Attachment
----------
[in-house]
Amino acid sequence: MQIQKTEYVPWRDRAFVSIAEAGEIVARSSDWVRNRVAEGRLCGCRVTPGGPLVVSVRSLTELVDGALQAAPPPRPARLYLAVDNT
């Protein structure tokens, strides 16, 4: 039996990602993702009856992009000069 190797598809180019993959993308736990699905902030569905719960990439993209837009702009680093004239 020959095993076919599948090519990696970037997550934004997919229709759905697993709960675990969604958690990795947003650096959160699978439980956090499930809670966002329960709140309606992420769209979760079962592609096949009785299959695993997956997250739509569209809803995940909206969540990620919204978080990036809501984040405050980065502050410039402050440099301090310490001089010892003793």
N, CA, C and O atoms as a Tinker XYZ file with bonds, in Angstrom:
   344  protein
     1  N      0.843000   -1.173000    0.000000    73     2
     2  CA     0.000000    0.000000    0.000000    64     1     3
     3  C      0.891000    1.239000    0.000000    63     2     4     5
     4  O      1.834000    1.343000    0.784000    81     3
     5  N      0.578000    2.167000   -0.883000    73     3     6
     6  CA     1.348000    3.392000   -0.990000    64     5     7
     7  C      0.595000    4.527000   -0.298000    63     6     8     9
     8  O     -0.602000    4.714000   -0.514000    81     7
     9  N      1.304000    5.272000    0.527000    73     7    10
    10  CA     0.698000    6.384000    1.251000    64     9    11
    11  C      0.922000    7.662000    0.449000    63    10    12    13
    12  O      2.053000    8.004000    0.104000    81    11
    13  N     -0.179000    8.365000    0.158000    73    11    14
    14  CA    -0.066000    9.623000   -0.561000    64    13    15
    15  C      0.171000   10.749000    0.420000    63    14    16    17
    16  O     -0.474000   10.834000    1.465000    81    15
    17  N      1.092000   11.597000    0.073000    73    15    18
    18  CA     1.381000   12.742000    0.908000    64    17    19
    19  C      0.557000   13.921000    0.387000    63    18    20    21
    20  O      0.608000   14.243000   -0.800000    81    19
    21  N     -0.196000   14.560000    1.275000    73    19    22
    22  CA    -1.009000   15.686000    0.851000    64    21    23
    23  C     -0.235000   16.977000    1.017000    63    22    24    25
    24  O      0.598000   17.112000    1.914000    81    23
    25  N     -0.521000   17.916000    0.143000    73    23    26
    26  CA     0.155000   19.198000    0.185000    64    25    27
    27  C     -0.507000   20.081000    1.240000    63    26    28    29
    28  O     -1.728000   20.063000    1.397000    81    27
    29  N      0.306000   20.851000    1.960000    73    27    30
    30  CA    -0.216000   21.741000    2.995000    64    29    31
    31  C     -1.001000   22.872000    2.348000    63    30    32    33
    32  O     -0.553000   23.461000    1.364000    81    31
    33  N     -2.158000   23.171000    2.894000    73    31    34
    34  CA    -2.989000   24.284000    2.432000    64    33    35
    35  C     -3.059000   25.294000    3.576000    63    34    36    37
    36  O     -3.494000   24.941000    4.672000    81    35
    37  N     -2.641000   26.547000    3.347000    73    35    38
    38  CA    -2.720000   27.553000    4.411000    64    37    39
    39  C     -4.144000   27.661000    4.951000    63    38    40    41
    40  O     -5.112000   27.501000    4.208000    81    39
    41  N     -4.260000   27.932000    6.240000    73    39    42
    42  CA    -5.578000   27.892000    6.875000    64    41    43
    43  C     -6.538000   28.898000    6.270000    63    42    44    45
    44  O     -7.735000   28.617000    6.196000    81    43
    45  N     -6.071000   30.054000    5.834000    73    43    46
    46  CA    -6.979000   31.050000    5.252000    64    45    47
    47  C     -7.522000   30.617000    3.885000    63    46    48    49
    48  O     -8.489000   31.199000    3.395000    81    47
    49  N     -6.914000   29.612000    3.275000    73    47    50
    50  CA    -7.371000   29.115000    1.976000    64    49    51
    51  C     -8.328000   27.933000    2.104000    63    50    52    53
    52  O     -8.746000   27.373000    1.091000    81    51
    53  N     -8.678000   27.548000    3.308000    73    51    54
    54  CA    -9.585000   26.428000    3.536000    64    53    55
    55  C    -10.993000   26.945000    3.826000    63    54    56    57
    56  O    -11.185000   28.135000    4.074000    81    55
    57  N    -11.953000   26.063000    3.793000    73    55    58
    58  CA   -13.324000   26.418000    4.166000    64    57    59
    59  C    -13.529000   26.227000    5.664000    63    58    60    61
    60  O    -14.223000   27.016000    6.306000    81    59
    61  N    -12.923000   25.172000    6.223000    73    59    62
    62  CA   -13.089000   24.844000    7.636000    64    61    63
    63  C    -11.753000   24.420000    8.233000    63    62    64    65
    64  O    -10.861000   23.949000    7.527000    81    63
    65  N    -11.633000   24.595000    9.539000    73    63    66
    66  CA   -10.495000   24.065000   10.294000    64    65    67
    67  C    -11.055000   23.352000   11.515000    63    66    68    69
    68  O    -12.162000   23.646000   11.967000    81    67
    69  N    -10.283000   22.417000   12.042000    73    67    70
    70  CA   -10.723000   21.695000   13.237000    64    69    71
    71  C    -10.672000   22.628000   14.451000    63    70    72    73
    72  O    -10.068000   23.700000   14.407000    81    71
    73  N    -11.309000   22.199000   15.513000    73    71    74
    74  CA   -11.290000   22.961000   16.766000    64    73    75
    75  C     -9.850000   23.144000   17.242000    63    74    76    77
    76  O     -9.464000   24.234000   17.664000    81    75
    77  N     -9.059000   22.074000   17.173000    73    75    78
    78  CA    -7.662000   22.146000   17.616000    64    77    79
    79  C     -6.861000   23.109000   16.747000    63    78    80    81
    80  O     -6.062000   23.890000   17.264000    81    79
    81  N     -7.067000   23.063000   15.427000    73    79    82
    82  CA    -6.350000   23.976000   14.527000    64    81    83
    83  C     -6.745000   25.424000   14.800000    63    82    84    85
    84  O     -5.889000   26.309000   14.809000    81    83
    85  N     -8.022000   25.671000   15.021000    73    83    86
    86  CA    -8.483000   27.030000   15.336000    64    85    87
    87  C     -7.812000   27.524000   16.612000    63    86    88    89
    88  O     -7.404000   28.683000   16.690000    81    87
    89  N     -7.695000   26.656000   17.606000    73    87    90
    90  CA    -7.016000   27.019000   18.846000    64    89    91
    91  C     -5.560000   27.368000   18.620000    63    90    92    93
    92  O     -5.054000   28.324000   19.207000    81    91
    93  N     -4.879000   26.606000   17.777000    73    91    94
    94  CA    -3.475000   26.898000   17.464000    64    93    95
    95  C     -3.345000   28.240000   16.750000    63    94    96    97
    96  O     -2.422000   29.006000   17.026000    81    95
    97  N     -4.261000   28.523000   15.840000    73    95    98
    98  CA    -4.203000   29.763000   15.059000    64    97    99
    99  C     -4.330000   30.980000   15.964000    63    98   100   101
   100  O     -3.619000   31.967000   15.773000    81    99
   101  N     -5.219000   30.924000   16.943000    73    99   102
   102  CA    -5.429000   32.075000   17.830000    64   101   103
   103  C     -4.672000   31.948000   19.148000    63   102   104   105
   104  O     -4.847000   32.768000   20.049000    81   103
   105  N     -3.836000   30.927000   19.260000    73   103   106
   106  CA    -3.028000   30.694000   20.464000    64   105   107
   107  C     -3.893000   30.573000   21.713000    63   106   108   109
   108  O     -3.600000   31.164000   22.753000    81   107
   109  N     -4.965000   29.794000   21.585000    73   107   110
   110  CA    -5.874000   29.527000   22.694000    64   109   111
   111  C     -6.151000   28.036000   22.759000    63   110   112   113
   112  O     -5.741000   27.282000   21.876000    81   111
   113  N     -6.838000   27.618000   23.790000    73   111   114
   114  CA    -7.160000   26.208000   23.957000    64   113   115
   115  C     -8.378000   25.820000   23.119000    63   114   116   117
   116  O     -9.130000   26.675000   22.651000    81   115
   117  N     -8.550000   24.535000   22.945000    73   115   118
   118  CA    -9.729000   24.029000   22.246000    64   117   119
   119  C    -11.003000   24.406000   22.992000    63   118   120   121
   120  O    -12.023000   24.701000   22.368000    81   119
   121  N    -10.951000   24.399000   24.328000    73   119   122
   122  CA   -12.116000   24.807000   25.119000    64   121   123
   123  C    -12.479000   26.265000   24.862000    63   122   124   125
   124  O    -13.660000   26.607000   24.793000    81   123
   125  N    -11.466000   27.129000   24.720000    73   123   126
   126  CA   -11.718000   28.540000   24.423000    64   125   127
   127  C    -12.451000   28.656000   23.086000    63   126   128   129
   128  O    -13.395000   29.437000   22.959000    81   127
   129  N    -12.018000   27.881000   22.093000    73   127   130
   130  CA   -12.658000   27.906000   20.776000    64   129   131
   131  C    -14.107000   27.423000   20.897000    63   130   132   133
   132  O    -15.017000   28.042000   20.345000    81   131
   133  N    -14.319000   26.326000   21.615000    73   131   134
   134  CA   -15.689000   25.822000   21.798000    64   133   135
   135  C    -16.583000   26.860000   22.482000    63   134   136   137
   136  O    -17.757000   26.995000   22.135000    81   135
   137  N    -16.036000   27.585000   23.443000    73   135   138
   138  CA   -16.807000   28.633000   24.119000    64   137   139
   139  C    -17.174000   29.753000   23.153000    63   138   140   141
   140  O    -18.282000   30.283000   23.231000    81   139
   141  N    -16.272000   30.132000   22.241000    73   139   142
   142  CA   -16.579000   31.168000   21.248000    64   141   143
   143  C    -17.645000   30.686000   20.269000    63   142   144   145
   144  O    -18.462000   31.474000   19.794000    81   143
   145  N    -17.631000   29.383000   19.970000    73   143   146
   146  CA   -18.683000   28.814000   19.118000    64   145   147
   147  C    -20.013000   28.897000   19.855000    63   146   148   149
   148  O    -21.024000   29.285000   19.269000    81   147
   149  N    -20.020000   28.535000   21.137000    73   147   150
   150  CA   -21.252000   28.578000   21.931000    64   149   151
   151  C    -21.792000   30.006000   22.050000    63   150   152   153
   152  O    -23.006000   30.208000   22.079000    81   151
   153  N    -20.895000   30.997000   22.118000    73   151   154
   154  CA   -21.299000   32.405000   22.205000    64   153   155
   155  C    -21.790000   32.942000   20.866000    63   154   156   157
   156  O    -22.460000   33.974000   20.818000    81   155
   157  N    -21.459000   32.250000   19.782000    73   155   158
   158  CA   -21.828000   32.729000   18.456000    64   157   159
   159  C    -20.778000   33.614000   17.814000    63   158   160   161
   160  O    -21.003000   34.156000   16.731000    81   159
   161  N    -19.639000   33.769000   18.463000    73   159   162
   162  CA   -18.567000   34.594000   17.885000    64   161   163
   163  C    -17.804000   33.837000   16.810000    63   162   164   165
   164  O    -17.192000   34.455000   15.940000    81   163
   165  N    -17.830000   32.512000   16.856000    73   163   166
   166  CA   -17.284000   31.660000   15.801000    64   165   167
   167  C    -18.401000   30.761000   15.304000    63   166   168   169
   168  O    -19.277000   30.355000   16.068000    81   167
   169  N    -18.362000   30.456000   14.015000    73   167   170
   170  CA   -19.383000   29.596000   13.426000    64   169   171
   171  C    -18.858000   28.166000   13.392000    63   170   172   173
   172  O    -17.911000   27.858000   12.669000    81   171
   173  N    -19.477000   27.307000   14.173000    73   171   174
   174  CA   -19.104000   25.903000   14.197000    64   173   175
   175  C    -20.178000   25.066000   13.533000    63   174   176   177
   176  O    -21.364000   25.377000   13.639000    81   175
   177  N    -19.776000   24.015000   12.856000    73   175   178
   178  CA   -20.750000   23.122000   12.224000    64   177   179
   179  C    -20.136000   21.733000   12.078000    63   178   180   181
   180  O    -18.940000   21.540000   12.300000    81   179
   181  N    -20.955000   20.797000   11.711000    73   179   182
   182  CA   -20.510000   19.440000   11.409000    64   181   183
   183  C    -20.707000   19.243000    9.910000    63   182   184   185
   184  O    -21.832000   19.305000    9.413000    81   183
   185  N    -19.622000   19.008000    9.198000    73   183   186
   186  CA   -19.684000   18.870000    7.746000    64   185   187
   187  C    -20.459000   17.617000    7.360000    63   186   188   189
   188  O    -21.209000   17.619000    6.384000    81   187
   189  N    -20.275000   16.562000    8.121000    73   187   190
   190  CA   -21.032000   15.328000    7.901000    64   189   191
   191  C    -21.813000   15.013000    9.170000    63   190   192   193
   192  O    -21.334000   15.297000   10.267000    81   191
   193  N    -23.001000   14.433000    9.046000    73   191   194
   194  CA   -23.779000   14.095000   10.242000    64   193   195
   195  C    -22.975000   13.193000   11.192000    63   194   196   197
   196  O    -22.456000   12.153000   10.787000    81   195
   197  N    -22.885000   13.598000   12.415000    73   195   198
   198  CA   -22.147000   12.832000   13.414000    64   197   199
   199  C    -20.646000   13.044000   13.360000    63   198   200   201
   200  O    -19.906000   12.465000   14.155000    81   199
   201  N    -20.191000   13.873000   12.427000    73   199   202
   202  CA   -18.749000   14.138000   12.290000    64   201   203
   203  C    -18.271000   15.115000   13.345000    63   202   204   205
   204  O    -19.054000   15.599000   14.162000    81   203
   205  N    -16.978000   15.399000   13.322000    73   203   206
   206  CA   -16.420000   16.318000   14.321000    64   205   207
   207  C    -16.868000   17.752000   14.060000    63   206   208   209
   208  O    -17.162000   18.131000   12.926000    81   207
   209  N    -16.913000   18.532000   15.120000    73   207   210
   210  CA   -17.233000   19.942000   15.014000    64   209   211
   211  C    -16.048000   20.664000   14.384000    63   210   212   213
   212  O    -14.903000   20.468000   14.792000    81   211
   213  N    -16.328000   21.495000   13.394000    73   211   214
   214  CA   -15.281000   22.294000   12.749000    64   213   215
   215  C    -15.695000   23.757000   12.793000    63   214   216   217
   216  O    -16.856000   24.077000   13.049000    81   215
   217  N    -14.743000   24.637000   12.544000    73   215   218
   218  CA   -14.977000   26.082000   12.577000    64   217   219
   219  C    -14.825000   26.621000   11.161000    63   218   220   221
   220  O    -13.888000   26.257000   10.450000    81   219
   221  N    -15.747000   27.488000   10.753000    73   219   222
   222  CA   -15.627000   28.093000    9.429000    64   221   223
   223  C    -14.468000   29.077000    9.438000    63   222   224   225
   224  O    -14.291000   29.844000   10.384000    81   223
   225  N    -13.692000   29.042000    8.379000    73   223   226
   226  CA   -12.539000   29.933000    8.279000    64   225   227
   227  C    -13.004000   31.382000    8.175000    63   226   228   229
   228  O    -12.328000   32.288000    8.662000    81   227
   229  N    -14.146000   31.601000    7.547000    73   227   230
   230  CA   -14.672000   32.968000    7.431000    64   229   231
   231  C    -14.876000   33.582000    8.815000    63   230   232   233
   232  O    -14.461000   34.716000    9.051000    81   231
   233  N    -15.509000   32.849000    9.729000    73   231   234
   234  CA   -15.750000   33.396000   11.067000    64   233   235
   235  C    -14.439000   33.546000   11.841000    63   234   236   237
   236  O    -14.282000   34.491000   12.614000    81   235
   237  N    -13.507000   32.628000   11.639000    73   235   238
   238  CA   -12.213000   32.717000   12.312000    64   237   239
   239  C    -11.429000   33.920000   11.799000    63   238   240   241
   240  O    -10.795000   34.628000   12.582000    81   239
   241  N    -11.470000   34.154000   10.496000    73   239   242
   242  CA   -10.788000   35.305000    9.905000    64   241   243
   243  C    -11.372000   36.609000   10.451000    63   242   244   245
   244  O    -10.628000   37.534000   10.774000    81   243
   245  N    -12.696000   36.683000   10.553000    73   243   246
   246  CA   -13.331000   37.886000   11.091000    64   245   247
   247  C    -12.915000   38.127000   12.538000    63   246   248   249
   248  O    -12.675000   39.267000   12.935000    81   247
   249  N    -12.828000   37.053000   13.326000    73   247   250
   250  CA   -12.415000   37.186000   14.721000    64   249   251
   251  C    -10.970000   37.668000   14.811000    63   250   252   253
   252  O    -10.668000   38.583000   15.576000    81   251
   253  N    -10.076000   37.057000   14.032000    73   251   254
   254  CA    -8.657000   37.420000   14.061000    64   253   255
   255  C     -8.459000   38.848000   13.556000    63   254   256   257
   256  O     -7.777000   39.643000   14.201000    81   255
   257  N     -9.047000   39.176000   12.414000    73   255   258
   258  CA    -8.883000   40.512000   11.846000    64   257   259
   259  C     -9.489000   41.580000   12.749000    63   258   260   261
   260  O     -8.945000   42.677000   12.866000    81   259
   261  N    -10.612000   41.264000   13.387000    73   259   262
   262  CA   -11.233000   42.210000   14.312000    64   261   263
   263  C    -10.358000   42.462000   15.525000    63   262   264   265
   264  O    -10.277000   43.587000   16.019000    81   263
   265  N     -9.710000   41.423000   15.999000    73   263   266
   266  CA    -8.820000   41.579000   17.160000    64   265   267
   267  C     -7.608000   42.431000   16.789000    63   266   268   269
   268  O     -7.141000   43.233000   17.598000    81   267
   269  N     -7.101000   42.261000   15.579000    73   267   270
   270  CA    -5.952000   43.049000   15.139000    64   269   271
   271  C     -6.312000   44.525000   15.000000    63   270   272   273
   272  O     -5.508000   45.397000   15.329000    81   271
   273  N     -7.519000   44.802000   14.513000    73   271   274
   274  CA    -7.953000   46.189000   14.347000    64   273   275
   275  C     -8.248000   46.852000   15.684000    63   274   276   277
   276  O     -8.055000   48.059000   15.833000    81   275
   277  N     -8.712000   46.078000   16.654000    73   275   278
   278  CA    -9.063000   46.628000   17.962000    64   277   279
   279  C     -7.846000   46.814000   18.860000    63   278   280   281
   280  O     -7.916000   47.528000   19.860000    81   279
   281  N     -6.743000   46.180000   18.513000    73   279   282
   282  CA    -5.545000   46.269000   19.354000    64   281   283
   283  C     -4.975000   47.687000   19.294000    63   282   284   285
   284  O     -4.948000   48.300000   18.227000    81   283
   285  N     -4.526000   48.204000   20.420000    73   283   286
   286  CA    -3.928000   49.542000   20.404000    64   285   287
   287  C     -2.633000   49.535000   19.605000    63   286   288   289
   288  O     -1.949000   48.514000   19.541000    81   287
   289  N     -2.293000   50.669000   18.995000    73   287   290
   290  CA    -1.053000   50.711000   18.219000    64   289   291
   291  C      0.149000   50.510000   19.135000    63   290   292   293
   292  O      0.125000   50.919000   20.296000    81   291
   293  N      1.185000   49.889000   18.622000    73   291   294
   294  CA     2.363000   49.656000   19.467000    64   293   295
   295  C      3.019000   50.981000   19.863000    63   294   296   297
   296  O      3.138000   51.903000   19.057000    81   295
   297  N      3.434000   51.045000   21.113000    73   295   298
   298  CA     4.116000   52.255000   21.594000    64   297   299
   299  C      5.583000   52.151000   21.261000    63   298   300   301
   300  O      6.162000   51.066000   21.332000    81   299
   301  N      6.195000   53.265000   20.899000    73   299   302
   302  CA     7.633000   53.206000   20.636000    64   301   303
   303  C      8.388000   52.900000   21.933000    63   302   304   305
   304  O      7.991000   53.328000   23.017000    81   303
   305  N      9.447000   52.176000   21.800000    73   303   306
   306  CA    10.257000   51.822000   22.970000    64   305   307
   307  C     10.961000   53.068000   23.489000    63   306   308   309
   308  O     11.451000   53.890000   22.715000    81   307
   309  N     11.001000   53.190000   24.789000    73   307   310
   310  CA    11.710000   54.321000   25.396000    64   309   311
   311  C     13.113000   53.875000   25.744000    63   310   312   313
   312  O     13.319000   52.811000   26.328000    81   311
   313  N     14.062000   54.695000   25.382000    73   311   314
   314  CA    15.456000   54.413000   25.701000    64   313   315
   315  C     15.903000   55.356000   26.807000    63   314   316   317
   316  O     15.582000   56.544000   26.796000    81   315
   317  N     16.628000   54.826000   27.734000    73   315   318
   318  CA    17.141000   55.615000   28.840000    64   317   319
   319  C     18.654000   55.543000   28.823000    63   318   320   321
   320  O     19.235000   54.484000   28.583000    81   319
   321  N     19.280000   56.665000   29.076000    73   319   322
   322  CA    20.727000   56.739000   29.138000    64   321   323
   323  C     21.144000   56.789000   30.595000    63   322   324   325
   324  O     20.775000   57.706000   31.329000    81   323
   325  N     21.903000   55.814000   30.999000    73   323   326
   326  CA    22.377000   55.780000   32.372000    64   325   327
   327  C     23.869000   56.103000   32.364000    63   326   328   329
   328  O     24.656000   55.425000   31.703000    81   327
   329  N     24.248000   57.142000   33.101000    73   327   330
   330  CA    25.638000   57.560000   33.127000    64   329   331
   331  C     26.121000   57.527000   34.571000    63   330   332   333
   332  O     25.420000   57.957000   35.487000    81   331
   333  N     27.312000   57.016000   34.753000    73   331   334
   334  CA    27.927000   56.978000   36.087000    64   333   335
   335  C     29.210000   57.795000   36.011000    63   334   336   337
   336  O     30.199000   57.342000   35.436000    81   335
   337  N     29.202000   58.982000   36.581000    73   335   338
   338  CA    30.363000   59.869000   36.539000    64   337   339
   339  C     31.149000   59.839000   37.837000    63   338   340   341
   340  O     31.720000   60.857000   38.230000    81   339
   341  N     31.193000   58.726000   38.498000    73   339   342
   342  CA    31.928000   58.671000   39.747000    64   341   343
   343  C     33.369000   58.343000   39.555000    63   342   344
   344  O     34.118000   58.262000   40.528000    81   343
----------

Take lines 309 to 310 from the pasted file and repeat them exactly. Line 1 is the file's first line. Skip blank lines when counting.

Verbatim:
   304  O      7.991000   53.328000   23.017000    81   303
   305  N      9.447000   52.176000   21.800000    73   303   306